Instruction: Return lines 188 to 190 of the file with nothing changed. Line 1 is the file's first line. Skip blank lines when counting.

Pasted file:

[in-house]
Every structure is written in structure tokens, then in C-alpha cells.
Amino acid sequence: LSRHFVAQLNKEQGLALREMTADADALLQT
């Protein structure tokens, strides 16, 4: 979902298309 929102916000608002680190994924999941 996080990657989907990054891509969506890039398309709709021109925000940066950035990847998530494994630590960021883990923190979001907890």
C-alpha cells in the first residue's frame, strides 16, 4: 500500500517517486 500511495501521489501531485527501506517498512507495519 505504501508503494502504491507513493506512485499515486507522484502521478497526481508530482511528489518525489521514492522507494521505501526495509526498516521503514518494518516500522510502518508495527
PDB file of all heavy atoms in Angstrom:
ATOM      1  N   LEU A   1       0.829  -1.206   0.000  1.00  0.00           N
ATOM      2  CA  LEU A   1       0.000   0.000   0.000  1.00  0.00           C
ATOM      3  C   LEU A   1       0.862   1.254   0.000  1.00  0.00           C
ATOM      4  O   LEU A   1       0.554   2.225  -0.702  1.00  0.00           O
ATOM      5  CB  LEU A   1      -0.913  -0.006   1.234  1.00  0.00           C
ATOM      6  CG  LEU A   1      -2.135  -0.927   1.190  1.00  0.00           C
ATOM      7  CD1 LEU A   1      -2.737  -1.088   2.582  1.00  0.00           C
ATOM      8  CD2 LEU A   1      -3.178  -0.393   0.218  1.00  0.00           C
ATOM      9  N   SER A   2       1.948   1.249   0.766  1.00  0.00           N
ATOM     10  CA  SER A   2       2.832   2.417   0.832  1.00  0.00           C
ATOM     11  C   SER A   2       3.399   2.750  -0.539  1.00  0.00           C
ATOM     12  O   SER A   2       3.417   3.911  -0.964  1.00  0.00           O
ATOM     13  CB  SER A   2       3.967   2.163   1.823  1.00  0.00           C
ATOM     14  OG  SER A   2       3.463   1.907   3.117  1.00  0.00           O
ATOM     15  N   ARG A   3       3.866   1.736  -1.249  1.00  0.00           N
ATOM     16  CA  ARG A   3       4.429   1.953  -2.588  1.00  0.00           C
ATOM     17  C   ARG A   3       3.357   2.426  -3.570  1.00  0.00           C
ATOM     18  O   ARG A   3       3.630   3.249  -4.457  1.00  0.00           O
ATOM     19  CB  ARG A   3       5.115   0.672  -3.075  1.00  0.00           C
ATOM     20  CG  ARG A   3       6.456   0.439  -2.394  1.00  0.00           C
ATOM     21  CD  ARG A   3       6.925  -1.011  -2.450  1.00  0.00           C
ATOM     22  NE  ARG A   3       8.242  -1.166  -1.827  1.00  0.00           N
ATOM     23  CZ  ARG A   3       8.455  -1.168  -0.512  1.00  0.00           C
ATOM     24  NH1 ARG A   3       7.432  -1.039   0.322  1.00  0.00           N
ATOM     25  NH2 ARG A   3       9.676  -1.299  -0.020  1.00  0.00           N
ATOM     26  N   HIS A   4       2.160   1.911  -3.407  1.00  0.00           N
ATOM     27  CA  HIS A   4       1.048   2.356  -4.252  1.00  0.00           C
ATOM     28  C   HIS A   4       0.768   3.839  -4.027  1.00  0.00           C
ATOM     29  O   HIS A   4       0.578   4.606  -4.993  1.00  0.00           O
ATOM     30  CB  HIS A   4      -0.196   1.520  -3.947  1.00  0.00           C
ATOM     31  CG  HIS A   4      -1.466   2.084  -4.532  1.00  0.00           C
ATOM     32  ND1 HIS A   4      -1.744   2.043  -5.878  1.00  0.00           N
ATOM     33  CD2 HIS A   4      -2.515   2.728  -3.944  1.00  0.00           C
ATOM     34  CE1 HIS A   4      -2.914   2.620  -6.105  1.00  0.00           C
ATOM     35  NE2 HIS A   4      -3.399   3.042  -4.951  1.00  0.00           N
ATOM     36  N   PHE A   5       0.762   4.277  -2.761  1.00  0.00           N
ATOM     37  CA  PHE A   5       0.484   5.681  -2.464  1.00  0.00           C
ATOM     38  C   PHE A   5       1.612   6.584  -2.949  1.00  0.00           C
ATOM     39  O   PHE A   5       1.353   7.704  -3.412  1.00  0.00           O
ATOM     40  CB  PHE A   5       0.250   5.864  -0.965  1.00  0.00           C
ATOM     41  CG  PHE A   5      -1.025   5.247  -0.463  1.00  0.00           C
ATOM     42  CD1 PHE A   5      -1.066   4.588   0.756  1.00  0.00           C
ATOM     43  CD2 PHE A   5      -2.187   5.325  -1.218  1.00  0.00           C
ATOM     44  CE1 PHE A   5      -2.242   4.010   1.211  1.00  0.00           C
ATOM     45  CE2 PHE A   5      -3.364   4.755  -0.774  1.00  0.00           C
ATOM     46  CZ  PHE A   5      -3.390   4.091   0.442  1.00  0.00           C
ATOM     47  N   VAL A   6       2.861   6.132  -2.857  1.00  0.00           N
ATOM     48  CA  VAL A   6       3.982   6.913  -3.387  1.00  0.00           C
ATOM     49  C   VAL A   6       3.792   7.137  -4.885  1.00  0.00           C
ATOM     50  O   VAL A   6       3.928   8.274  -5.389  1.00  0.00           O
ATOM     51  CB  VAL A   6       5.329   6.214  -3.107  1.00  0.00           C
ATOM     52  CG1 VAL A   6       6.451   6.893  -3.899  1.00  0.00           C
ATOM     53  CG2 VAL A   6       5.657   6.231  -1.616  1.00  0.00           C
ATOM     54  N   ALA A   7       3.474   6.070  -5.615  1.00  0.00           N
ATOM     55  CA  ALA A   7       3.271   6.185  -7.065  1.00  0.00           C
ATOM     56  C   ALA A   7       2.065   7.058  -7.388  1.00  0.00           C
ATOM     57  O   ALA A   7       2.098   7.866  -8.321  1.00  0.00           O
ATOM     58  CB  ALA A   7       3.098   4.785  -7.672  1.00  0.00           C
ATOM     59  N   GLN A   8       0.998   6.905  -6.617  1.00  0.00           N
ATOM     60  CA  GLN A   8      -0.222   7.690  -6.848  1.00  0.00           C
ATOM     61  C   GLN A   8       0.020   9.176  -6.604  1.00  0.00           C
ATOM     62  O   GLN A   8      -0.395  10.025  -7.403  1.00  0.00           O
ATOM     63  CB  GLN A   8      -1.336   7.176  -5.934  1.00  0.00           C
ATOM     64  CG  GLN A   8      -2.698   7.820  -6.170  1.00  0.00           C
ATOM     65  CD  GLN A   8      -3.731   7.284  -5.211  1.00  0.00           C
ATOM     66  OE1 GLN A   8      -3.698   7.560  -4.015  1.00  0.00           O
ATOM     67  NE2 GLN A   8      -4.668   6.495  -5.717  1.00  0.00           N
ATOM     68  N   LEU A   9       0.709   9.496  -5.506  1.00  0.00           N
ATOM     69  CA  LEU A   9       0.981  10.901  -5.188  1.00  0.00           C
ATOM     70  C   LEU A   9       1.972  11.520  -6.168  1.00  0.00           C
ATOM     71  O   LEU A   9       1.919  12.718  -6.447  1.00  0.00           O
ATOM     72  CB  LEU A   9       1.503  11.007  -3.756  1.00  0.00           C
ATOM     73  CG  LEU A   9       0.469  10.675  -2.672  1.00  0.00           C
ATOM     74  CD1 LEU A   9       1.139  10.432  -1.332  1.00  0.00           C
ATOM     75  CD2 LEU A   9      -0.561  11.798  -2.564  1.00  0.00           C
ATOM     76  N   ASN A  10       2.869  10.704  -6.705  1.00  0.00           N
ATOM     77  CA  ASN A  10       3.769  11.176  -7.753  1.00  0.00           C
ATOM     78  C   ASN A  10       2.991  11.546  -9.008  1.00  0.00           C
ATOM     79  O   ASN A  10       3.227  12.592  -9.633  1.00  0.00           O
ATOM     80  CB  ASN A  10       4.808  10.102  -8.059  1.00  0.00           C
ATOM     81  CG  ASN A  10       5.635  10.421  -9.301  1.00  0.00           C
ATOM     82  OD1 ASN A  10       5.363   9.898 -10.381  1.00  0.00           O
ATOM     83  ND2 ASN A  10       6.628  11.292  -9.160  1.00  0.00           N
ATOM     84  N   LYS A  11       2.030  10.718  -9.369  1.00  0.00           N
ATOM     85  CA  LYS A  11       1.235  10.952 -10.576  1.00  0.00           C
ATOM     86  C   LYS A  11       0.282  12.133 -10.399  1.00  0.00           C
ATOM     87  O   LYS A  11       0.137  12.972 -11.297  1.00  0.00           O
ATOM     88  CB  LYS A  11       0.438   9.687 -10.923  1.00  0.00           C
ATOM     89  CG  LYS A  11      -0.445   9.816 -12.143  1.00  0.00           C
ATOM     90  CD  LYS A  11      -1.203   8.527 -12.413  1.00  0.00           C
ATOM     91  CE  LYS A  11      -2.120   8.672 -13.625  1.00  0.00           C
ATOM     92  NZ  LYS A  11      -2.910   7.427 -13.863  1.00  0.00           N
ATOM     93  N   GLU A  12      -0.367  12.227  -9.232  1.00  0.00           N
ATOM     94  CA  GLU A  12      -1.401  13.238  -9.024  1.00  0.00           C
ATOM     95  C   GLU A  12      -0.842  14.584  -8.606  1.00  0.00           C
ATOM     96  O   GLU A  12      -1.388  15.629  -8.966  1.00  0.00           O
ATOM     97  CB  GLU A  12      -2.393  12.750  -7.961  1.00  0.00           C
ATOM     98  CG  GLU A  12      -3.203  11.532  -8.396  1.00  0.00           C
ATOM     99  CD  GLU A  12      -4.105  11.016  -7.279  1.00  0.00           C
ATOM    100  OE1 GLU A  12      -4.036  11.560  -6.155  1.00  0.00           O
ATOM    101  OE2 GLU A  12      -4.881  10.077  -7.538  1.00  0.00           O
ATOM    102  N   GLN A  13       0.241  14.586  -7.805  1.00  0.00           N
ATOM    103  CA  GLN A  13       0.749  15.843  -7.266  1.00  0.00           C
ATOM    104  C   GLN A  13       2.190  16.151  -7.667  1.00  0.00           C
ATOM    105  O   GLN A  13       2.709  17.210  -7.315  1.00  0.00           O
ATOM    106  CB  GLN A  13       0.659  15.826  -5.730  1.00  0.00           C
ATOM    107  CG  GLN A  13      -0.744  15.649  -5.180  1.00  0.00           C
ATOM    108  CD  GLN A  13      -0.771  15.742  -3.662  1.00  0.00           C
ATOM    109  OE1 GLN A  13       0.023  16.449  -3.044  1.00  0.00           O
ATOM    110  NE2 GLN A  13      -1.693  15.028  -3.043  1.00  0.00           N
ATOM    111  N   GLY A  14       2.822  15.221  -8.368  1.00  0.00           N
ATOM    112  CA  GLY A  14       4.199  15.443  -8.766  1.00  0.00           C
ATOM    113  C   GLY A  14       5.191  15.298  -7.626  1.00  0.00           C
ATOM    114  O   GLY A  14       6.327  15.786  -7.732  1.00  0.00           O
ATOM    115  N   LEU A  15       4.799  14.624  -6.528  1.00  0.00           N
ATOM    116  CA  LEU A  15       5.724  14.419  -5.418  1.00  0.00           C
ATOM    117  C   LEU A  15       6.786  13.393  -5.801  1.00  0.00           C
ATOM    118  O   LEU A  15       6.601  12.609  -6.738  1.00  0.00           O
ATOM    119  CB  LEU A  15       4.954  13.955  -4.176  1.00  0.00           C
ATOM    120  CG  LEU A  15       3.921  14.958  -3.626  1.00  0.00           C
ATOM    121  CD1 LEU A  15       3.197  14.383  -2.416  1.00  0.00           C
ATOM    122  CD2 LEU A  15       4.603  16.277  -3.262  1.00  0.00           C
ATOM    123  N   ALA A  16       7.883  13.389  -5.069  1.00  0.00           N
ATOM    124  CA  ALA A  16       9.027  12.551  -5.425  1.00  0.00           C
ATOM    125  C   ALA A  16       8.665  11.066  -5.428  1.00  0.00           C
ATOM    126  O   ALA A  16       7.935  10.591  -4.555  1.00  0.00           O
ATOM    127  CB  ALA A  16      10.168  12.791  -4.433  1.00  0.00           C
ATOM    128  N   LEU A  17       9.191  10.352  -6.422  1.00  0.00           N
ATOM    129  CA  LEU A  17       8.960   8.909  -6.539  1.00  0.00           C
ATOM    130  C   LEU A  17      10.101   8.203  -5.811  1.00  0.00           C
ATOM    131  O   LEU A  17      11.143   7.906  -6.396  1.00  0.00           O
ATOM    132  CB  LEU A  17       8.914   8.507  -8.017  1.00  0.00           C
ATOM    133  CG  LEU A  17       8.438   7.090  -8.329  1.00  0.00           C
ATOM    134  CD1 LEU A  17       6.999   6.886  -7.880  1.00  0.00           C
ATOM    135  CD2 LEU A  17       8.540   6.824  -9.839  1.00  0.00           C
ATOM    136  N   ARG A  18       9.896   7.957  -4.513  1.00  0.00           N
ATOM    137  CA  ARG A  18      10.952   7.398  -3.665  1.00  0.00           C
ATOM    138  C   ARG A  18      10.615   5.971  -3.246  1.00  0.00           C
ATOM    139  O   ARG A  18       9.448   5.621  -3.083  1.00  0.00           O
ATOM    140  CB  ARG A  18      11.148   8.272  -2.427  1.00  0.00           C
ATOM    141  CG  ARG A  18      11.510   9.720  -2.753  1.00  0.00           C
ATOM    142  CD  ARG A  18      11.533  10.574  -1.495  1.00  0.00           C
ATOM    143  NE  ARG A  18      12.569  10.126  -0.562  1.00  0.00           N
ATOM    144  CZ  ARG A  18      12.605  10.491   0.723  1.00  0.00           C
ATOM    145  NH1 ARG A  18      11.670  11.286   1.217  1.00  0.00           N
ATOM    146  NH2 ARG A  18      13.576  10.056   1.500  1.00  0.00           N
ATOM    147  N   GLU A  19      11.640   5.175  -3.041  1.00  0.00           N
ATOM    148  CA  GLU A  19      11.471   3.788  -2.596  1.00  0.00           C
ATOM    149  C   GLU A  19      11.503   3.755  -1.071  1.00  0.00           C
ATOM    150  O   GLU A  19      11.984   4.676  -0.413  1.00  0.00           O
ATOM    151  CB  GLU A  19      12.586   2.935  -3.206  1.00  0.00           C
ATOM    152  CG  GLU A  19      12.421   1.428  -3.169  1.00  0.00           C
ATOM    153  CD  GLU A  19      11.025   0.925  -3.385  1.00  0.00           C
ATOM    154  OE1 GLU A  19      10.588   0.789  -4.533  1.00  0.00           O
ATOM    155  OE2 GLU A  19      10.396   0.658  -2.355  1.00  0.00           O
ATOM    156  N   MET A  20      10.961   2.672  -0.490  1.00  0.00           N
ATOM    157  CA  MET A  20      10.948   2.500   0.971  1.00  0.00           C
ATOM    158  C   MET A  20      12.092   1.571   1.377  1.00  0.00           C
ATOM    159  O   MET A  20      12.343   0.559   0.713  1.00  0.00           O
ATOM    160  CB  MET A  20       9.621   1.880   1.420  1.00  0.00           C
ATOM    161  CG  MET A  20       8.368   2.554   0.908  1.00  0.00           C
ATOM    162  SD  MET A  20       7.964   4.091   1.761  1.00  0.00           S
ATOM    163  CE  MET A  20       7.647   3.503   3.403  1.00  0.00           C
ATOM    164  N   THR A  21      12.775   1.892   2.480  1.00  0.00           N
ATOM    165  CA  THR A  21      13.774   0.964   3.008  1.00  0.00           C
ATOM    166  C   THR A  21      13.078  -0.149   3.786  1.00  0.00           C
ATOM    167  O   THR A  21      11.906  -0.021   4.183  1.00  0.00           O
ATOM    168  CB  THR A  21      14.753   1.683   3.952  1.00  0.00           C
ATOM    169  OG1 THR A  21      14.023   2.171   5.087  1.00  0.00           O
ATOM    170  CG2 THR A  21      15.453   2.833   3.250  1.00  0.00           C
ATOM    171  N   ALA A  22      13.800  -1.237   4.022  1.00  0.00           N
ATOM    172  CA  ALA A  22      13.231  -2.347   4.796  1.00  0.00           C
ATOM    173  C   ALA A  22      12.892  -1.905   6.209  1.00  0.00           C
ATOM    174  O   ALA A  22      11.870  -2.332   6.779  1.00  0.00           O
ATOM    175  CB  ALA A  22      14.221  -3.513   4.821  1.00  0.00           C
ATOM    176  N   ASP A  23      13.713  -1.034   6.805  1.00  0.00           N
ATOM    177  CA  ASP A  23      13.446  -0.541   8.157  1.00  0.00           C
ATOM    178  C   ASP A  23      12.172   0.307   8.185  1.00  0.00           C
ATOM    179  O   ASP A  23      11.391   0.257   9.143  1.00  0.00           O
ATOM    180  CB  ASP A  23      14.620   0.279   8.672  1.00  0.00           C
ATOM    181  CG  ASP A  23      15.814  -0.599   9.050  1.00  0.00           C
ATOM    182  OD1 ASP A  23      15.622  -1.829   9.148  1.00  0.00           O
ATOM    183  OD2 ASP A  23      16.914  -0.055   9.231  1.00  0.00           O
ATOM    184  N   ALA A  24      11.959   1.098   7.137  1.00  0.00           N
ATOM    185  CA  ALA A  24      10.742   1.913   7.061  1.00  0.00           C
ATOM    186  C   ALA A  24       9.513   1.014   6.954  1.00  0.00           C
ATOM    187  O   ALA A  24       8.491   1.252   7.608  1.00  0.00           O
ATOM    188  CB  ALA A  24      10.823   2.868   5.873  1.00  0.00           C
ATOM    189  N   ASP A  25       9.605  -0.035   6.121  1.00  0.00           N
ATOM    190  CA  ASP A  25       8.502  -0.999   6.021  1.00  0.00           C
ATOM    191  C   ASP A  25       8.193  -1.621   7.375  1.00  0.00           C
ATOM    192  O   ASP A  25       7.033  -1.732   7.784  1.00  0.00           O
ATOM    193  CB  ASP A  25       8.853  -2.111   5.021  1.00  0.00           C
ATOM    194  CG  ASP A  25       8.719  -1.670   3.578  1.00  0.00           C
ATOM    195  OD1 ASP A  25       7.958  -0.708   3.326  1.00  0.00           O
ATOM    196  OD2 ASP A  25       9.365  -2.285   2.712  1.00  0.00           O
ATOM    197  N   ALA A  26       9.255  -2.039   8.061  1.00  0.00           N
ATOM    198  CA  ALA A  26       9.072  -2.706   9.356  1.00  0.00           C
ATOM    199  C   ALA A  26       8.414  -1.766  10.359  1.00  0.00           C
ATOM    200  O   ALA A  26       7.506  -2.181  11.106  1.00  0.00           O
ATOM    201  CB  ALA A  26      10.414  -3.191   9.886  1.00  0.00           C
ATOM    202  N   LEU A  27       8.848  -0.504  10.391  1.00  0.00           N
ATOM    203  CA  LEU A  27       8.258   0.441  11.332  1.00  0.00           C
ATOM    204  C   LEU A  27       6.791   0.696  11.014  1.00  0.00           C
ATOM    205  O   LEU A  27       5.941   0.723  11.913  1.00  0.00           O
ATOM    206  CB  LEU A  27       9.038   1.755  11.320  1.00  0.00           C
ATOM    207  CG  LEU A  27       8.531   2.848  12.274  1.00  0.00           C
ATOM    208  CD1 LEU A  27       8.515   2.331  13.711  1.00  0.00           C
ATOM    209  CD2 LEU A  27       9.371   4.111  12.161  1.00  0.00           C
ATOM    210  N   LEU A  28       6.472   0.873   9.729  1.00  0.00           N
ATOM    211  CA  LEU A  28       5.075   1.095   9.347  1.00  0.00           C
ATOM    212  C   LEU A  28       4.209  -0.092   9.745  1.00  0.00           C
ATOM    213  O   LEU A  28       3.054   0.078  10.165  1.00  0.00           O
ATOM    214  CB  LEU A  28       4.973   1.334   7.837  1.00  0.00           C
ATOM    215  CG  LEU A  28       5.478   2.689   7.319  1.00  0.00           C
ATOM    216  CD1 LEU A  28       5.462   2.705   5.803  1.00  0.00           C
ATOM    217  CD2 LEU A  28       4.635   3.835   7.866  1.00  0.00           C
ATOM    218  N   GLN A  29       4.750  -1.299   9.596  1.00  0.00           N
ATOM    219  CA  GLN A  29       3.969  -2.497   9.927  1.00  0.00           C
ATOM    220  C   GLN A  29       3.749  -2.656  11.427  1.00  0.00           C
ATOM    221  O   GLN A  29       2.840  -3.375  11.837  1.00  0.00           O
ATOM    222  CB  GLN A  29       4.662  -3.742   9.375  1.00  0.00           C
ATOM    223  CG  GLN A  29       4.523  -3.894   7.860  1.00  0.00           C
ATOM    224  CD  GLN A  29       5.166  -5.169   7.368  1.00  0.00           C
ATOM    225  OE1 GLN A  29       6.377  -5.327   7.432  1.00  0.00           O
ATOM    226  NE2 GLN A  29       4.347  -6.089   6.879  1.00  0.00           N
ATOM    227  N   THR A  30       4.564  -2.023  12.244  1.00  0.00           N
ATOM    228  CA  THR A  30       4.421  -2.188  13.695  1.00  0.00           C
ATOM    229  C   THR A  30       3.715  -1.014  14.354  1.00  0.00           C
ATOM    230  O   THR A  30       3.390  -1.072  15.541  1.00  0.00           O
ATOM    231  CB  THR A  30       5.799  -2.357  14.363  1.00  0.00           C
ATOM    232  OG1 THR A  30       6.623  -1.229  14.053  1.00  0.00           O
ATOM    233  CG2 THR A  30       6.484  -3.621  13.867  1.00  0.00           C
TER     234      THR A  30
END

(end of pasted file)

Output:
ATOM    182  OD1 ASP A  23      15.622  -1.829   9.148  1.00  0.00           O
ATOM    183  OD2 ASP A  23      16.914  -0.055   9.231  1.00  0.00           O
ATOM    184  N   ALA A  24      11.959   1.098   7.137  1.00  0.00           N